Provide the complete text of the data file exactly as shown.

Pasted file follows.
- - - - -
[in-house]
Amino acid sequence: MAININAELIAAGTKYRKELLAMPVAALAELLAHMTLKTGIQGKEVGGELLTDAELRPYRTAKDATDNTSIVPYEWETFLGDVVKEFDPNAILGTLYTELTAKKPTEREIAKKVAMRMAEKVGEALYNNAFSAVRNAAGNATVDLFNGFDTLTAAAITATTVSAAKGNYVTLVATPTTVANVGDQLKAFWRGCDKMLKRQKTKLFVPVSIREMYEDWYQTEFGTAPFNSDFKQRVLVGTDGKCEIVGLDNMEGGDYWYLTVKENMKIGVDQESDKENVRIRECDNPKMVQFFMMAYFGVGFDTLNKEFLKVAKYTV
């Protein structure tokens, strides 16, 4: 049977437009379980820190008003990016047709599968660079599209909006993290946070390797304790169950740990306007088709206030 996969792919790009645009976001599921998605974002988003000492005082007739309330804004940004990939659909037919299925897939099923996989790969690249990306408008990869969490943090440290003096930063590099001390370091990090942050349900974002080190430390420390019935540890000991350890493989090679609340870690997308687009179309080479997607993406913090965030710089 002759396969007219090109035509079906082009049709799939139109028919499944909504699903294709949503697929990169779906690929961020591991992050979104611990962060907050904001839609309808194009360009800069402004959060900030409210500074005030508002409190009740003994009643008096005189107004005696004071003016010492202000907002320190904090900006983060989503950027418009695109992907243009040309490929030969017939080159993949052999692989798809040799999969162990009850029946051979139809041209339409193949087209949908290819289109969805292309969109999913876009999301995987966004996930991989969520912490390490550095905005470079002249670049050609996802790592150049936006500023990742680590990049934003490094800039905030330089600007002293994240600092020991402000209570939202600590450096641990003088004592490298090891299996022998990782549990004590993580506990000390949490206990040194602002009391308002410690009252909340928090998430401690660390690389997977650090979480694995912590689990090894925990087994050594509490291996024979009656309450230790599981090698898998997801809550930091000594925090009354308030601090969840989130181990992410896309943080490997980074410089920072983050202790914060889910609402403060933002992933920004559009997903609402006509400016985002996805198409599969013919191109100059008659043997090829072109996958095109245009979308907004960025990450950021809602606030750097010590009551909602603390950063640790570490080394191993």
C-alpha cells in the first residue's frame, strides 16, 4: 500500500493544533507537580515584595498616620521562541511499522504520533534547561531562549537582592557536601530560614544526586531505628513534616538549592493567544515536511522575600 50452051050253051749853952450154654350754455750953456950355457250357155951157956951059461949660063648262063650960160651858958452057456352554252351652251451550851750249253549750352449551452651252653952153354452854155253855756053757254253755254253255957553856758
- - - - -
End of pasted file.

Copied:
[in-house]
Amino acid sequence: MAININAELIAAGTKYRKELLAMPVAALAELLAHMTLKTGIQGKEVGGELLTDAELRPYRTAKDATDNTSIVPYEWETFLGDVVKEFDPNAILGTLYTELTAKKPTEREIAKKVAMRMAEKVGEALYNNAFSAVRNAAGNATVDLFNGFDTLTAAAITATTVSAAKGNYVTLVATPTTVANVGDQLKAFWRGCDKMLKRQKTKLFVPVSIREMYEDWYQTEFGTAPFNSDFKQRVLVGTDGKCEIVGLDNMEGGDYWYLTVKENMKIGVDQESDKENVRIRECDNPKMVQFFMMAYFGVGFDTLNKEFLKVAKYTV
């Protein structure tokens, strides 16, 4: 049977437009379980820190008003990016047709599968660079599209909006993290946070390797304790169950740990306007088709206030 996969792919790009645009976001599921998605974002988003000492005082007739309330804004940004990939659909037919299925897939099923996989790969690249990306408008990869969490943090440290003096930063590099001390370091990090942050349900974002080190430390420390019935540890000991350890493989090679609340870690997308687009179309080479997607993406913090965030710089 002759396969007219090109035509079906082009049709799939139109028919499944909504699903294709949503697929990169779906690929961020591991992050979104611990962060907050904001839609309808194009360009800069402004959060900030409210500074005030508002409190009740003994009643008096005189107004005696004071003016010492202000907002320190904090900006983060989503950027418009695109992907243009040309490929030969017939080159993949052999692989798809040799999969162990009850029946051979139809041209339409193949087209949908290819289109969805292309969109999913876009999301995987966004996930991989969520912490390490550095905005470079002249670049050609996802790592150049936006500023990742680590990049934003490094800039905030330089600007002293994240600092020991402000209570939202600590450096641990003088004592490298090891299996022998990782549990004590993580506990000390949490206990040194602002009391308002410690009252909340928090998430401690660390690389997977650090979480694995912590689990090894925990087994050594509490291996024979009656309450230790599981090698898998997801809550930091000594925090009354308030601090969840989130181990992410896309943080490997980074410089920072983050202790914060889910609402403060933002992933920004559009997903609402006509400016985002996805198409599969013919191109100059008659043997090829072109996958095109245009979308907004960025990450950021809602606030750097010590009551909602603390950063640790570490080394191993």
C-alpha cells in the first residue's frame, strides 16, 4: 500500500493544533507537580515584595498616620521562541511499522504520533534547561531562549537582592557536601530560614544526586531505628513534616538549592493567544515536511522575600 50452051050253051749853952450154654350754455750953456950355457250357155951157956951059461949660063648262063650960160651858958452057456352554252351652251451550851750249253549750352449551452651252653952153354452854155253855756053757254253755254253255957553856758